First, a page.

ClearH2O conducted a comprehensive survey of 160+ experienced animal care professionals on the topic of ulcerative dermatitis (UD) in research vivaria. The survey aimed to explore their first-hand experiences with UD, ranging from incidence rates to potential causes, treatment methods, and the pivotal role that nutrition may play in prevention and intervention. The insights contained will aid in understanding and addressing this critical issue to uncover solutions and improve the welfare of laboratory animals. In this post, we explore the factors that contribute to the development of ulcerative dermatitis in rodents as reported by laboratory animal science professionals.
Factors that Contribute to Ulcerative Dermatitis
There are many factors that may contribute to the incidence of ulcerative dermatitis in laboratory rodents. Through the survey, we sought to gather insights on the associations between age, strain, sex, and diet with the development of UD. Understanding these contributing factors can help researchers and animal care professionals devise effective preventive and intervention strategies to minimize the incidence of ulcerative dermatitis in laboratory animals. By addressing these factors and prioritizing the nutritional needs of rodents, we can contribute to the improved welfare and overall well-being of these animals in research vivaria.
First, we wanted to uncover whether or not ulcerative dermatitis could appear more often in specific strains of mice. Most laboratory animal professionals that participated in the survey (65.0%) agree that UD is more prevalent in specific strains of mice. These participants were then asked to share which strains they believe are more susceptible to UD, and the majority (70.3%) identified the C57BL/6. Later in the survey, we asked respondents what they believed to be the leading cause of ulcerative dermatitis and strain was the number one answer (outlined in the chart below).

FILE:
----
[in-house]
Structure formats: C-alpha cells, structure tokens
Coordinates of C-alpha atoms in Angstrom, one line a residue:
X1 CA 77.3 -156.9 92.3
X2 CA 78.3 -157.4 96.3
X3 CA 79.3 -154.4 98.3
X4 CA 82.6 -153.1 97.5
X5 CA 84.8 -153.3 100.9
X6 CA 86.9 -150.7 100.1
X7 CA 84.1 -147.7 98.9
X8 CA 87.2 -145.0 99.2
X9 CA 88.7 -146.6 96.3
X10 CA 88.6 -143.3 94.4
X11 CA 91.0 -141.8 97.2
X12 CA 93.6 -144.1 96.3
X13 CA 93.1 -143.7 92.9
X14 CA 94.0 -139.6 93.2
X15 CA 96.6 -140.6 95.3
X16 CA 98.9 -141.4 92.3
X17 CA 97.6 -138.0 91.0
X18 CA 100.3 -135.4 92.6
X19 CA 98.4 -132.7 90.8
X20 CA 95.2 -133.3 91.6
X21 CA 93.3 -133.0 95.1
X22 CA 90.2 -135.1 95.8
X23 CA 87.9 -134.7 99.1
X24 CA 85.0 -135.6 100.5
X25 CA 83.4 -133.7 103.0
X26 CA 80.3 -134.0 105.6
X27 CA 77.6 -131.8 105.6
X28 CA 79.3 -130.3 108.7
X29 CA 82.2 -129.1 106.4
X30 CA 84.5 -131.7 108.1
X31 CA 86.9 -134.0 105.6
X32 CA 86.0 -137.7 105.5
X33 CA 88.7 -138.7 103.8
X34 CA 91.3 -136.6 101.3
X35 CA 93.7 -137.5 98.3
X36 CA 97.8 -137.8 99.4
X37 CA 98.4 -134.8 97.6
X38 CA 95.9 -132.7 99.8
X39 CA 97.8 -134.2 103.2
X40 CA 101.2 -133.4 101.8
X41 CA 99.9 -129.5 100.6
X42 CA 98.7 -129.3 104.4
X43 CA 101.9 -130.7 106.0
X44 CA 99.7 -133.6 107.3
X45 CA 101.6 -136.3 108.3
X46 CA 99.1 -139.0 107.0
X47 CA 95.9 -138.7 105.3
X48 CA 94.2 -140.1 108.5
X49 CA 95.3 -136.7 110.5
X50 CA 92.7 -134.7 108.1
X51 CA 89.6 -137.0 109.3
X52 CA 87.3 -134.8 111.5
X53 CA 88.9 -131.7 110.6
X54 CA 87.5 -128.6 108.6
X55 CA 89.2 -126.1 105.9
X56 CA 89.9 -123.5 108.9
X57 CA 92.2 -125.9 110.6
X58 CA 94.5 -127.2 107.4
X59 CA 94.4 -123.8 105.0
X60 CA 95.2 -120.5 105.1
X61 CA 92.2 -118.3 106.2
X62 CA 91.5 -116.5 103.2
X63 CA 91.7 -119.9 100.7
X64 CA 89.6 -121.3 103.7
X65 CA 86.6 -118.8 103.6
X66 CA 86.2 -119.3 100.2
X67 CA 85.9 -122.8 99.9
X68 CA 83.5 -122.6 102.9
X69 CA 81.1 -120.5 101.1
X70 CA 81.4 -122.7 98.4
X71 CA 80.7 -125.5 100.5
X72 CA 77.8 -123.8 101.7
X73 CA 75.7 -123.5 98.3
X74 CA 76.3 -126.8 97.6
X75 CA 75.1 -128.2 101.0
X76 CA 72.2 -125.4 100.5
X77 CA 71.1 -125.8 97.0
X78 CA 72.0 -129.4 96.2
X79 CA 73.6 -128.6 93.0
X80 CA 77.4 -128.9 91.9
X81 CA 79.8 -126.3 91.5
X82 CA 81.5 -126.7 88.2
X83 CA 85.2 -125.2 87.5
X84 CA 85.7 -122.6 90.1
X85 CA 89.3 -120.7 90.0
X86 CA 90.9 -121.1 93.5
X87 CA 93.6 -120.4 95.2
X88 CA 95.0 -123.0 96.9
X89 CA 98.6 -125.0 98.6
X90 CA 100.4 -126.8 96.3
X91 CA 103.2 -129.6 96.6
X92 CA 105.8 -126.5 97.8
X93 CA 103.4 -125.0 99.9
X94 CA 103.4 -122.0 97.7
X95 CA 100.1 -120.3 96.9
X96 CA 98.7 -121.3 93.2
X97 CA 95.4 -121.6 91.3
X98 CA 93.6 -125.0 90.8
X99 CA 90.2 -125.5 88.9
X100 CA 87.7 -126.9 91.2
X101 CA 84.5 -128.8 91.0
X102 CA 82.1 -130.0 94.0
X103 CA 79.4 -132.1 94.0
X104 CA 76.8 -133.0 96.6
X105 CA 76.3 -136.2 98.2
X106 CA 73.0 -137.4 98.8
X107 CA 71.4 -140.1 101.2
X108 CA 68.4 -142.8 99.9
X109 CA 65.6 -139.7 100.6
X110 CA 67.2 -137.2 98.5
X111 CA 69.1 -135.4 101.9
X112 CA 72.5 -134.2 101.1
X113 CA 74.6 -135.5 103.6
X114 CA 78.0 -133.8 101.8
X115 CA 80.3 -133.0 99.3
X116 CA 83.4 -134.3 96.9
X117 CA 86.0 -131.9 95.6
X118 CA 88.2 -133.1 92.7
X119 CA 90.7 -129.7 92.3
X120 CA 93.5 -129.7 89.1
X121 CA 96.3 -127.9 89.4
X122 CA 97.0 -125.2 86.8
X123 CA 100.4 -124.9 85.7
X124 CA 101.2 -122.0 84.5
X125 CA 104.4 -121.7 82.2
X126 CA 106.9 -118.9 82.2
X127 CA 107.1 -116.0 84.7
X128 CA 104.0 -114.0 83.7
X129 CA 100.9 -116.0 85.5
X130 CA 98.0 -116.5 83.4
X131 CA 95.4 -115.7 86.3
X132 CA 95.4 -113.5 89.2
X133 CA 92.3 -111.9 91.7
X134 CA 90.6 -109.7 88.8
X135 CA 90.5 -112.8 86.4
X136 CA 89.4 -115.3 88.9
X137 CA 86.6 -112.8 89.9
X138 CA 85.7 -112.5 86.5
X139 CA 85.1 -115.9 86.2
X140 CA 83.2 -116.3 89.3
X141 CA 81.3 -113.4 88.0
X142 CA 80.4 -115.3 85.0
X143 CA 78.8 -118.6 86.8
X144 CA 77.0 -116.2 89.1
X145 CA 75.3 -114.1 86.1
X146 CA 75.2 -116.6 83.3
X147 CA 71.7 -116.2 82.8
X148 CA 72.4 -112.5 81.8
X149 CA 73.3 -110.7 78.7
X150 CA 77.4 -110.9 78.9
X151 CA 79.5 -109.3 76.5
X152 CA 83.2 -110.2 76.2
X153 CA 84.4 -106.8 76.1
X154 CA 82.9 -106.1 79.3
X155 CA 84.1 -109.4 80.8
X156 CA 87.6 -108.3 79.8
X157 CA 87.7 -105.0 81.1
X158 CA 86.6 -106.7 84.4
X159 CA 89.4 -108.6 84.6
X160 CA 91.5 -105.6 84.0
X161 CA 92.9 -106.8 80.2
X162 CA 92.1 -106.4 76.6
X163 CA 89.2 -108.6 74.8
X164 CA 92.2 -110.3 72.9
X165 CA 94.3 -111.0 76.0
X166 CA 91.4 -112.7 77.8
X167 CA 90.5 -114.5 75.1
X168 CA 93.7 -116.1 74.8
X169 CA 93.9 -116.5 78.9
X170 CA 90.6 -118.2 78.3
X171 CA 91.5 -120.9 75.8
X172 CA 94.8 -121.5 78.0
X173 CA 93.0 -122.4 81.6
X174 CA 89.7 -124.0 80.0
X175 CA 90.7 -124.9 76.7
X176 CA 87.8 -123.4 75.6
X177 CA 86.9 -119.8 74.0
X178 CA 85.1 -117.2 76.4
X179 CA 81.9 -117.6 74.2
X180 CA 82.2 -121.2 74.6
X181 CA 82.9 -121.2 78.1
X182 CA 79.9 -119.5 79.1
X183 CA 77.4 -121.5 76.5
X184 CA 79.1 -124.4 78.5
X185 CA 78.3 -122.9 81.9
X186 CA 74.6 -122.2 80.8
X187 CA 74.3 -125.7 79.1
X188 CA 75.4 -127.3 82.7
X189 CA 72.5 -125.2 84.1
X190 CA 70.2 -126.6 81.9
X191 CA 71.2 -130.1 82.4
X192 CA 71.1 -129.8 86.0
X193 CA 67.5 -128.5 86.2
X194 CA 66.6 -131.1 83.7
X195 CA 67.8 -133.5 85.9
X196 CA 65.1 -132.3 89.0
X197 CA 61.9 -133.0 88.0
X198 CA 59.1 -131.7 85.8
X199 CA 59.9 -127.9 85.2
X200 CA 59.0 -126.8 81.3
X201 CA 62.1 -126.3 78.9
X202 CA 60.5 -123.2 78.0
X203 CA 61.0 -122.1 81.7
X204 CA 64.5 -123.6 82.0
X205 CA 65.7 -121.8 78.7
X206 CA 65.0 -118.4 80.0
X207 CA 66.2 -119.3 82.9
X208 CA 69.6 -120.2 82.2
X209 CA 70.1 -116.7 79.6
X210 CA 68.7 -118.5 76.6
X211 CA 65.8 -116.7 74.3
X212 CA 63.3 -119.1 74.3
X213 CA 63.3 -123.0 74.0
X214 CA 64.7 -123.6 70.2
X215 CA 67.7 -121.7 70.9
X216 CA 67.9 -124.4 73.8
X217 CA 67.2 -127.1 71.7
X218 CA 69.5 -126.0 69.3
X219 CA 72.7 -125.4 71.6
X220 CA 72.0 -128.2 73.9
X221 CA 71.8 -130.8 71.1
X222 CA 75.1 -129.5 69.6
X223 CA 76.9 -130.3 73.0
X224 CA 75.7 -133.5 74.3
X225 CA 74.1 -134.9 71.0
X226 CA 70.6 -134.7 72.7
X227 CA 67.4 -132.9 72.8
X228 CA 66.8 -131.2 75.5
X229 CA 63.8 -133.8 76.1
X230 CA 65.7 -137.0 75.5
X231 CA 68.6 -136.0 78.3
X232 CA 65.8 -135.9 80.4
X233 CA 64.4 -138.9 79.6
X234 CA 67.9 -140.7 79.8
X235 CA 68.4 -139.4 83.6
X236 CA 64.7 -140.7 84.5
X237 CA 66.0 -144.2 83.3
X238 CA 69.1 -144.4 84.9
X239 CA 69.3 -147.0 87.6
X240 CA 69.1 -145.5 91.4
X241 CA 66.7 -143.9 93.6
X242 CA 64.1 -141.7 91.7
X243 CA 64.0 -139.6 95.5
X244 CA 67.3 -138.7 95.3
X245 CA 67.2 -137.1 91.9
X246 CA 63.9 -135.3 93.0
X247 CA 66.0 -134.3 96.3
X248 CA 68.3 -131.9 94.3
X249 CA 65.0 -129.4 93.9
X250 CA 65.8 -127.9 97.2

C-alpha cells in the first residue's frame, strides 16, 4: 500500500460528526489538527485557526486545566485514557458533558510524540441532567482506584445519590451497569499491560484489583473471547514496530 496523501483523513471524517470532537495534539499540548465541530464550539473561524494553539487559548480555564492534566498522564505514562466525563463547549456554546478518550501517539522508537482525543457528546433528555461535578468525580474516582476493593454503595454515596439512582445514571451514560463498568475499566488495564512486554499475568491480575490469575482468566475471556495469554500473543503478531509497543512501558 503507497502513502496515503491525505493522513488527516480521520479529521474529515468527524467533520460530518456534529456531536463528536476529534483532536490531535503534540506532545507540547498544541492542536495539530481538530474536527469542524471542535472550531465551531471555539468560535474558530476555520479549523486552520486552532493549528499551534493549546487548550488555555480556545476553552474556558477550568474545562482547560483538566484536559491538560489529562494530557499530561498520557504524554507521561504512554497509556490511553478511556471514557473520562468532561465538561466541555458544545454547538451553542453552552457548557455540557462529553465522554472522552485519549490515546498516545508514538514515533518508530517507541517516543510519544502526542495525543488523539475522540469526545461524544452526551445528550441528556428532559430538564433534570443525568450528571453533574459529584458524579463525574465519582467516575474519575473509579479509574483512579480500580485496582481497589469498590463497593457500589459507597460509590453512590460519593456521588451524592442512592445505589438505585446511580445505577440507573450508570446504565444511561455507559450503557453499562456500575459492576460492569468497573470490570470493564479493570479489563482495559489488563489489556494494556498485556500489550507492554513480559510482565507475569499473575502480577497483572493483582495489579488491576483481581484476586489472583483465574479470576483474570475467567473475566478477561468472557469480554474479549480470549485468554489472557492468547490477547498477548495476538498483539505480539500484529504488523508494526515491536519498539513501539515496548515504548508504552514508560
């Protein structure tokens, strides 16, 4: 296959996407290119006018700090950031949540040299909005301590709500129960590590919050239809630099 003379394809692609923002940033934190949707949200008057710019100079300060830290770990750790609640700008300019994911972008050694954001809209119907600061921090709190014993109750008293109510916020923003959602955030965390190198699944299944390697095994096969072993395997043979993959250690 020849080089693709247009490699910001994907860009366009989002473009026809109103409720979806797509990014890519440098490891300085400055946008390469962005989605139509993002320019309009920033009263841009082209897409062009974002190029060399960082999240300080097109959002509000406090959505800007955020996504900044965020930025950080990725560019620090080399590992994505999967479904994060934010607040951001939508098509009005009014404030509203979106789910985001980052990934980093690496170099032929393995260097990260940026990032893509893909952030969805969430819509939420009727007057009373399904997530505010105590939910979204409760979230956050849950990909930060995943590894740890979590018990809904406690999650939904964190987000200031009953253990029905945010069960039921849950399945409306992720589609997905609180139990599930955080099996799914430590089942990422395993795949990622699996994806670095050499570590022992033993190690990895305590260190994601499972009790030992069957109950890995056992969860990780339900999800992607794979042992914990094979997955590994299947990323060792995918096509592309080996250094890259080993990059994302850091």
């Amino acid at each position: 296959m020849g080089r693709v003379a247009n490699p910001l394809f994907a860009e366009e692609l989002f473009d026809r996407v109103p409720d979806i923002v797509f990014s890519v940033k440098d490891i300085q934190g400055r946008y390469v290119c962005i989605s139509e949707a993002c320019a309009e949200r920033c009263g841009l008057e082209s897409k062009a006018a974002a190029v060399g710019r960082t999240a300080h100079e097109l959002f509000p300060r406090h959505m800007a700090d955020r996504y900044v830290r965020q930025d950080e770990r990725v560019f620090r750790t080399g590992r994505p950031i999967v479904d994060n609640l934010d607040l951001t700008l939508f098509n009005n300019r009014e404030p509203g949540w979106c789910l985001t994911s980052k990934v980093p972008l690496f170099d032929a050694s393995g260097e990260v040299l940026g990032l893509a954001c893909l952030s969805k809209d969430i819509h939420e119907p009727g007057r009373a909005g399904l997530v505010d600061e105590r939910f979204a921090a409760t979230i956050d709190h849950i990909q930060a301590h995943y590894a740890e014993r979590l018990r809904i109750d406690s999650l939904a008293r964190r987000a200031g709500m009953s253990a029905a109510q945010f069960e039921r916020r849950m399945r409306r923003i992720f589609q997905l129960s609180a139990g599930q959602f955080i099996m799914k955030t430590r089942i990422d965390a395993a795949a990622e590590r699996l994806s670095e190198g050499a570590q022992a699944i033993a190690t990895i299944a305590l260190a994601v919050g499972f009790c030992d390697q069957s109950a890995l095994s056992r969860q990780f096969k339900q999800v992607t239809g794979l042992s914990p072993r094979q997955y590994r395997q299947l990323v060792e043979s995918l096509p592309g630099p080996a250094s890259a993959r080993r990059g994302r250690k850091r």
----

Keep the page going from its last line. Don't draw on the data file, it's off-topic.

Strain certainly seems to be one of the more influential factors, but age might be worth considering as well. To better understand the role age may play in the incidence of ulcerative dermatitis, we asked survey respondents about the age range that they notice the most occurrences of UD. These results are displayed in the chart below; birth to six weeks (6.1%), six weeks to six months (31.9%), six months to one year (49.1%), and older than one year (12.9%). According to survey respondents, the age range where UD occurs the most is six months to one year, implying that mice may become more susceptible to UD as they age. This is potentially an area that warrants further research.
Another area we focused on in the survey is nutrition and its potential impact on ulcerative dermatitis. We specifically asked participants whether or not a high-fat diet could lead to a higher incidence of UD in rodents. The responses were mixed, with 54.6% indicating a high-fat diet does not increase an animal’s susceptibility to UD and 45.4% agreeing it does. Nutrition can certainly play a role, although the basis for its impact might be more complicated than just the absence or presence of certain macronutrients. Stay tuned as ClearH2O explores the potential role of nutrition in preventing and treating ulcerative dermatitis in rodents.
Unlock More Insights and Download the Free Report
The full 2023 Ulcerative Dermatitis Survey Report is available now! 160+ research laboratory animal professionals shared their insights about the incidence of ulcerative dermatitis, the factors that contribute to its progression and development, the treatment methods available, and more.
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